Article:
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Having seen many local and touring productions of Verdi's opera La Traviata over the years, only the presence of Director Dorothy Danner initially lured me to attend the October 23 matinee performance of Virginia Opera's production, given in Richmond's Landmark Theater. She has been on my short list of directors who work with, not against composers since I reviewed her elegant Piedmont Opera production of Massenet's Manon for a now-defunct magazine. Her positive approach was confirmed by a stylish Virginia Opera production of Strauss' Die Fledermaus, reviewed in CVNC. Unusually fervent press releases and photos hinted that their Violetta, soprano Cristina Nassif, is a major talent on the cusp of a great career. Insightful direction, a stellar lead, a strong cast of co-principals, and a well-prepared orchestra yielded a superb theatrical experience.
Danner's creative touch was literally seen during the glowing opening Prelude. As conductor Joseph Walsh coaxed ethereal and warm string melodies from the members of the Virginia Symphony in the pit, scenes from Violetta's earlier life were mimed within a spot-lit stage. A poor peasant girl was sold into prostitution, and with each encounter with another man, she became better dressed. At the end of the prelude, soprano Nassif entered from behind a side curtain, looking like a million dollars in a glittering white ball gown. She stared at the audience as if looking into a mirror and recalling her dark experiences. (Again, during the heart-rending prelude to Act III, set in the mortally-ill Violetta's bedroom, a pawnbroker mimed inventorying her possessions and giving money to her maid, Annina.)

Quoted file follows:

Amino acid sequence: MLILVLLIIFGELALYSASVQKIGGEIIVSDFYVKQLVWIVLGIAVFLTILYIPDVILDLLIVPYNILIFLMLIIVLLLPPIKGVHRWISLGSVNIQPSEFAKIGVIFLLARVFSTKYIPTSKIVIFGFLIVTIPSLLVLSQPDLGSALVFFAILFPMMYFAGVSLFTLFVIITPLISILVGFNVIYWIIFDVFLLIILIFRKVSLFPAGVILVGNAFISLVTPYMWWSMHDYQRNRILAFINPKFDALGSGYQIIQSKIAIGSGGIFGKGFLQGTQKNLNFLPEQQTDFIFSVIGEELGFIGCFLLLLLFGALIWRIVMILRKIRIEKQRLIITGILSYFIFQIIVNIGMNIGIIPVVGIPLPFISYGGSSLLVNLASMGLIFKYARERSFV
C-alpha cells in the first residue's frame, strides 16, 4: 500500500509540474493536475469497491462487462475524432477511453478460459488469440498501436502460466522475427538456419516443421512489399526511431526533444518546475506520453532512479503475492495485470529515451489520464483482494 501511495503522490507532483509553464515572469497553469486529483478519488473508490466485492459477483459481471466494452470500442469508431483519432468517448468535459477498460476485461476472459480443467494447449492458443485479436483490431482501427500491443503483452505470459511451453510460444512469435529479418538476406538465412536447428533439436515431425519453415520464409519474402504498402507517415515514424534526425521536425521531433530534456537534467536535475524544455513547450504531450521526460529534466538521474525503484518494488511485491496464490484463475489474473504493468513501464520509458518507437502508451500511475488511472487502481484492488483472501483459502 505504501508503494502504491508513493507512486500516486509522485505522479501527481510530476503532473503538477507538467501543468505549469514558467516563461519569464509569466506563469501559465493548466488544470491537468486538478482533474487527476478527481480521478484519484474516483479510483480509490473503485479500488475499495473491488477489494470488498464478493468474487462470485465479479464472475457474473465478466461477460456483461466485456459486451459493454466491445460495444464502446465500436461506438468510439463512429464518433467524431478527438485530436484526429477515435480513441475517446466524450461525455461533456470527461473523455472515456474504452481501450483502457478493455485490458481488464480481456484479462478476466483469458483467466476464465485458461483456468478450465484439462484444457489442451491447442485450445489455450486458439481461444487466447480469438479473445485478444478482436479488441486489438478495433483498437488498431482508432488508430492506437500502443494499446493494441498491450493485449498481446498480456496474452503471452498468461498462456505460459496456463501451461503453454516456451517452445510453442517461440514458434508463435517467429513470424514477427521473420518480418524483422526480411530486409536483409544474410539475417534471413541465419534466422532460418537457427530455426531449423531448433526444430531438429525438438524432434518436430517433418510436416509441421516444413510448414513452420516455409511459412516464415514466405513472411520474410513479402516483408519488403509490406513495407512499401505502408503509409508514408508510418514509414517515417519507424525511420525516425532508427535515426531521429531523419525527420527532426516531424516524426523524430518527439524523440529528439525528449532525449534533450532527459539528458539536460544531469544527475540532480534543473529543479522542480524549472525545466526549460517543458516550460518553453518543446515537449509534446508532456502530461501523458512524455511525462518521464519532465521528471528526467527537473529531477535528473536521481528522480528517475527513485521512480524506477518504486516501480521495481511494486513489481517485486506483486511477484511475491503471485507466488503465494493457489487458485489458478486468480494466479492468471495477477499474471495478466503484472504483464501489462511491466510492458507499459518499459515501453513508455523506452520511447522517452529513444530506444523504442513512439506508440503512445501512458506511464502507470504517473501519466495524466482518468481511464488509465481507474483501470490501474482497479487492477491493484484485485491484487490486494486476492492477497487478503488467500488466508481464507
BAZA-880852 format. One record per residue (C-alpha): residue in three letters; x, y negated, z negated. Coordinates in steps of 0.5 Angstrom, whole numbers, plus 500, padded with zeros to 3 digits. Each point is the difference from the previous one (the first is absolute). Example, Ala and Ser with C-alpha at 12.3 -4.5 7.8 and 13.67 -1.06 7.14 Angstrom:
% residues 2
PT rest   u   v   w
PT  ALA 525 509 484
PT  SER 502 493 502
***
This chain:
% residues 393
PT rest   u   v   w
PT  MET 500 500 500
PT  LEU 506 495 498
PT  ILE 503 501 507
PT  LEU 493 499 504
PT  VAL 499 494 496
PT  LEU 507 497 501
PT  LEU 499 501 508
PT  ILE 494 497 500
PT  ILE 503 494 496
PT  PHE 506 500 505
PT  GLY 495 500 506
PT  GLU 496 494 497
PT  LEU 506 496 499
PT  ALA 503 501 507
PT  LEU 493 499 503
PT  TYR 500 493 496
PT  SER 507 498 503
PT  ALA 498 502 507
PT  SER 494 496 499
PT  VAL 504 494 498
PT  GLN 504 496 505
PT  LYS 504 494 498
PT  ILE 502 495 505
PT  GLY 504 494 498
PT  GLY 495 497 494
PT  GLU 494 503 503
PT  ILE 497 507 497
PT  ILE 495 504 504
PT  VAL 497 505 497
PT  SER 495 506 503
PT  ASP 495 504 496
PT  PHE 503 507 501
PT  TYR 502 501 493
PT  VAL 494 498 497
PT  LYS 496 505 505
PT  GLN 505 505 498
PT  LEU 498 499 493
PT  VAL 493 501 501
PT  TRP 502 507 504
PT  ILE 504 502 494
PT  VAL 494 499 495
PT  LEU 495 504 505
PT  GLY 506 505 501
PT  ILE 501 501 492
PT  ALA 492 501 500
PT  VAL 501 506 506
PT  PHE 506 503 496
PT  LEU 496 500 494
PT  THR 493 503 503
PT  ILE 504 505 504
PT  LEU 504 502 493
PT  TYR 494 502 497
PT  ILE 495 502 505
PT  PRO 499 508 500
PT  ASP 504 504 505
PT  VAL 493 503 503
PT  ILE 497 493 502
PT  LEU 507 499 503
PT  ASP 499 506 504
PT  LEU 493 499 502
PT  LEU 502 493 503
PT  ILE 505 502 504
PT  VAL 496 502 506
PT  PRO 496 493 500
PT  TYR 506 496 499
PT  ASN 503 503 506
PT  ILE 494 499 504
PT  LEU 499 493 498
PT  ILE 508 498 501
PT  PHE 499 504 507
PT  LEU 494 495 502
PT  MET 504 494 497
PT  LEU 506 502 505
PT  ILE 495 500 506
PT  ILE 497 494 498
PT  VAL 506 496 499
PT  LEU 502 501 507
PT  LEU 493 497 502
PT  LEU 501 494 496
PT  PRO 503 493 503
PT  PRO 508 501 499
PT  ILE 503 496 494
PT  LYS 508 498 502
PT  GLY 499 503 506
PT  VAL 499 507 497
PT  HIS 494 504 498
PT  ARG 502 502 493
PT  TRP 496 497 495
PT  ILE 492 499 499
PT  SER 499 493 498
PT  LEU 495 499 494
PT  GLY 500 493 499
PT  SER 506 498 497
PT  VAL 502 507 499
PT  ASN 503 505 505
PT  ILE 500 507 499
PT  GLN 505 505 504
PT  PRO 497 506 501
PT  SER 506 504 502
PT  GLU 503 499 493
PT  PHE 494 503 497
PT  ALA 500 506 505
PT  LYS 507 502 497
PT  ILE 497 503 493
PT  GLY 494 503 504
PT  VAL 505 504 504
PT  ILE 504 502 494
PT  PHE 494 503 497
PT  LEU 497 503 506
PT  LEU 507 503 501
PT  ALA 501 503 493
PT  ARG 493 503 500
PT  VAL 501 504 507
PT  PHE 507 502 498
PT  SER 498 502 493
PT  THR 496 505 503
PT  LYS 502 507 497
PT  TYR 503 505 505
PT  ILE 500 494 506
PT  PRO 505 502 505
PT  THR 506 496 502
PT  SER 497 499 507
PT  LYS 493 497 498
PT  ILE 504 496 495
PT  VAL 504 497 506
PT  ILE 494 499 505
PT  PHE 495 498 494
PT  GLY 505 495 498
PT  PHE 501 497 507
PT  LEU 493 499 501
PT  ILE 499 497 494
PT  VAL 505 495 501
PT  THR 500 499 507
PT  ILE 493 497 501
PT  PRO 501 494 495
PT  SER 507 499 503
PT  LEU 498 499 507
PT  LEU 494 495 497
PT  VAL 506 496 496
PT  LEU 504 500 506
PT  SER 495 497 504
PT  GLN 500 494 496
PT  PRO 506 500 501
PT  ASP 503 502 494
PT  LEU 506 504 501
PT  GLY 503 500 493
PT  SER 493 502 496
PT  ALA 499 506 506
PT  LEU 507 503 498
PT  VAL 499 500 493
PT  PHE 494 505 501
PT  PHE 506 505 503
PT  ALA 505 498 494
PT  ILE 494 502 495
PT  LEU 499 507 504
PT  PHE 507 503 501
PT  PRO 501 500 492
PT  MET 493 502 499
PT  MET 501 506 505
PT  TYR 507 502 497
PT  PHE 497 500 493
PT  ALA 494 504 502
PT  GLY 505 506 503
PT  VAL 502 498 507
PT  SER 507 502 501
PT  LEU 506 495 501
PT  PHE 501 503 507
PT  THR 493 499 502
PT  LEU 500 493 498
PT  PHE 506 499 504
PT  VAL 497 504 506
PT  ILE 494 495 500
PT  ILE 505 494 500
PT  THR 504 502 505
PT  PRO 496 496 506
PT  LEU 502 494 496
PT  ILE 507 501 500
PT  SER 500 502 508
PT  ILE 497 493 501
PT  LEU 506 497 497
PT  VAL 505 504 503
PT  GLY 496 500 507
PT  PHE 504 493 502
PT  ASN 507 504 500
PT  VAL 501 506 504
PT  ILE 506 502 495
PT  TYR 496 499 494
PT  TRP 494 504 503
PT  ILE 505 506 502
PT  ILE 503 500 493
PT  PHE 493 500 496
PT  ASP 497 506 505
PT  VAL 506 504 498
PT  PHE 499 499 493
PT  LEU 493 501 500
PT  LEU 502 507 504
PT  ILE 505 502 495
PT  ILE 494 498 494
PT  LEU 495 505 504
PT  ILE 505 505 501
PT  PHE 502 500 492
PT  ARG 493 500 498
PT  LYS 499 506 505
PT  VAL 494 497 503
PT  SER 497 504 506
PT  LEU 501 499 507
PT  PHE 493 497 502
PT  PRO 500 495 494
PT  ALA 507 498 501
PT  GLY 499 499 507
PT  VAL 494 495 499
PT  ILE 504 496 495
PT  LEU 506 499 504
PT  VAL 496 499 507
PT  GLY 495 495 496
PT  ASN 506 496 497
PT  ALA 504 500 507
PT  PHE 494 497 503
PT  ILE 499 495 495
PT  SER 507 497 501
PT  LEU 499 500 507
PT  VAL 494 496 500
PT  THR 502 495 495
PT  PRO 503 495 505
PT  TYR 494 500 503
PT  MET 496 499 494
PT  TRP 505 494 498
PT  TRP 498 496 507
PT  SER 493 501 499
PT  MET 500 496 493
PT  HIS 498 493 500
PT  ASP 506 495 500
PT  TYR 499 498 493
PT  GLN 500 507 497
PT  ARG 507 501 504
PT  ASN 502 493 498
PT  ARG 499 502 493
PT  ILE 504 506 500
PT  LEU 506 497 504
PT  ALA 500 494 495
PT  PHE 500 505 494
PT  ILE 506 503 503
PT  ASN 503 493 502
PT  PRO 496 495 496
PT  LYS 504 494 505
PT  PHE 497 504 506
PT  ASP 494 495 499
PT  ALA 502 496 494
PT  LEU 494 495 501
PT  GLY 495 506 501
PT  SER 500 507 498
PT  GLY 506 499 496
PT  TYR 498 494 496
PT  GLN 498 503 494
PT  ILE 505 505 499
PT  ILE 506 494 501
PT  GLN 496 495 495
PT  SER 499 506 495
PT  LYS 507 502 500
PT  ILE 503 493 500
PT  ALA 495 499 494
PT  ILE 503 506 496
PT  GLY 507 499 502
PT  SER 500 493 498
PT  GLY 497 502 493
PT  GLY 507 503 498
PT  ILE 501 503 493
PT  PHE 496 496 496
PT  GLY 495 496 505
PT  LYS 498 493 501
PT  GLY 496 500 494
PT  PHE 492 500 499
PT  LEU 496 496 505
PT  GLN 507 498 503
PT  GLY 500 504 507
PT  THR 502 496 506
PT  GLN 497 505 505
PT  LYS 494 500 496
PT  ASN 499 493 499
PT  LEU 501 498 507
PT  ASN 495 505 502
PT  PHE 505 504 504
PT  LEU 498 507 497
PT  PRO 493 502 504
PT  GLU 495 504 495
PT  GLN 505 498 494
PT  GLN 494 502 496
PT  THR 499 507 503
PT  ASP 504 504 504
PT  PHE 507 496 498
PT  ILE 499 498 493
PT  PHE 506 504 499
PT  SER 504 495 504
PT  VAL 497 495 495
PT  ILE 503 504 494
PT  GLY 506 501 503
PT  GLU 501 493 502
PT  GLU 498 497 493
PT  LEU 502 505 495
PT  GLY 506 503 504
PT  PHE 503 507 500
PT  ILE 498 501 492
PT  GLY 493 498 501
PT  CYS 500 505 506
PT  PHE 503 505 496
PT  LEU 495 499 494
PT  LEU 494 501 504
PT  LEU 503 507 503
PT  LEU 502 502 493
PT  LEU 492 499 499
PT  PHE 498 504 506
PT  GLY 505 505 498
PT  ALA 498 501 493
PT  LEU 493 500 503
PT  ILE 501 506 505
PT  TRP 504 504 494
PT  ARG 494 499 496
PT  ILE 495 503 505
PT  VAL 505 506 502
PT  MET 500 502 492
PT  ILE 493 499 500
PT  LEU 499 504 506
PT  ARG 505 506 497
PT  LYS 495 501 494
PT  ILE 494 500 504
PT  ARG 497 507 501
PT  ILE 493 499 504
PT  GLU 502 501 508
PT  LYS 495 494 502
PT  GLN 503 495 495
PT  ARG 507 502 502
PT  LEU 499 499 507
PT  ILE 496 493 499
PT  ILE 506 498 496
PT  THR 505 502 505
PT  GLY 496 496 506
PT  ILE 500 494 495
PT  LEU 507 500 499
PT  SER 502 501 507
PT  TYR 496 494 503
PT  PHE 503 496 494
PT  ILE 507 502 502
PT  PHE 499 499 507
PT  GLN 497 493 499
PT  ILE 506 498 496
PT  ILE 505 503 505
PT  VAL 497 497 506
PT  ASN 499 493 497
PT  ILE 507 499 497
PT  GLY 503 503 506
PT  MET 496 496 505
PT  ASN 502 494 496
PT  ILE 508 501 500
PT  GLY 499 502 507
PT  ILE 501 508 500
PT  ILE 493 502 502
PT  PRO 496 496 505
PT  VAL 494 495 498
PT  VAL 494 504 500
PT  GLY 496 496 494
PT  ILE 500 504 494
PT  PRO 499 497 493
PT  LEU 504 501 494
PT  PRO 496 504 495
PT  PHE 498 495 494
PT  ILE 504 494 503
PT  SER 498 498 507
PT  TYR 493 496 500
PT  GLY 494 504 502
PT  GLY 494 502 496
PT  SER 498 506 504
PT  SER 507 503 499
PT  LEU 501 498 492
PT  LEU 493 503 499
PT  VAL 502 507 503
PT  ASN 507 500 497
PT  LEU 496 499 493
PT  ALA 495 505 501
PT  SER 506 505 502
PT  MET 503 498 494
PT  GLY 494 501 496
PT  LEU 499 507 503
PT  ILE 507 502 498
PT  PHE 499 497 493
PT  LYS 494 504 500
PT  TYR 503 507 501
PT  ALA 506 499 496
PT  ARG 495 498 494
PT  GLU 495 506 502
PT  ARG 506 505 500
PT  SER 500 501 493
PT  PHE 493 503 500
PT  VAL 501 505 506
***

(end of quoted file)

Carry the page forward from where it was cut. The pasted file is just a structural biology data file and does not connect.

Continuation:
Simple sets suggested various locations. A large raked disc became, in turn, the ballroom floor, the terrace of Violetta's and Alfredo's county house, the ballroom again, and finally, Violetta's barren bedroom. The scenery was designed by Eduardo Sicangco for Virginia Opera. The lighting, designed by Norman Coates, was effective throughout.
The young Alfredo Germont is often a self-centered cad, and in the beginning tenor Daniel Snyder played him as being pretty shallow. His acting was a little stiff in Act I, and his voice did not fully warm up until Act II. Thereafter the tenor had more warmth and a good ring in his high notes. He brought out genuine pathos in the final scene. It was announced that baritone Grant Youngblood was suffering from a cold and begged the audience's understanding, but indulgence was never obviously needed as he fleshed out the full emotional range of Alfredo's father, Giorgio Germont. There were no cracked or pinched notes – just a warm and seamless line, subtly colored. The fine voice of the Lumberton, NC, native is well known in the Triad and Triangle and has been frequently praised in CVNC.
Having seen a number of first-rate Violettas, I was unprepared for the fuller range of complexity that soprano Cristina Nassif brought to the role. Besides having the looks that are ideal for a courtesan, she has a dazzling voice that is dramatically effective whether used at a hushed piano or raised across its range to a precisely-placed high note at the climax of an aria. Her application of vocal color and nuanced dynamics to bring out the emotional truth of her character as she phrased her lines was thrilling. She fully plumbed the emotional depths in all her arias.
Geneviève Després' ample mezzo-soprano was welcome in the role of Violetta's friend Flora. Soprano Lara Colby was effective as Violetta's maid Annina. The hot-tempered Baron Douphol was Alan Fischer, whose rather tight and small tenor made the character seem less threatening than usual. Virginia Opera veteran character baritone Robert Randolph was welcome as the kind-hearted Doctor. Tenor Jeffrey Halili and baritone Scott Root brought great physical agility and good vocalization to the roles of Alfredo's friends Gastone and the Marquis d'Obigny, respectively. Other brief parts were taken serviceably by tenor Micheal Dailey (Giuseppe), baritone Larry J. Giddons (a messenger), and baritone Wes Mason (Flora's servant).
Edited & corrected 10/27 & 11/7/05.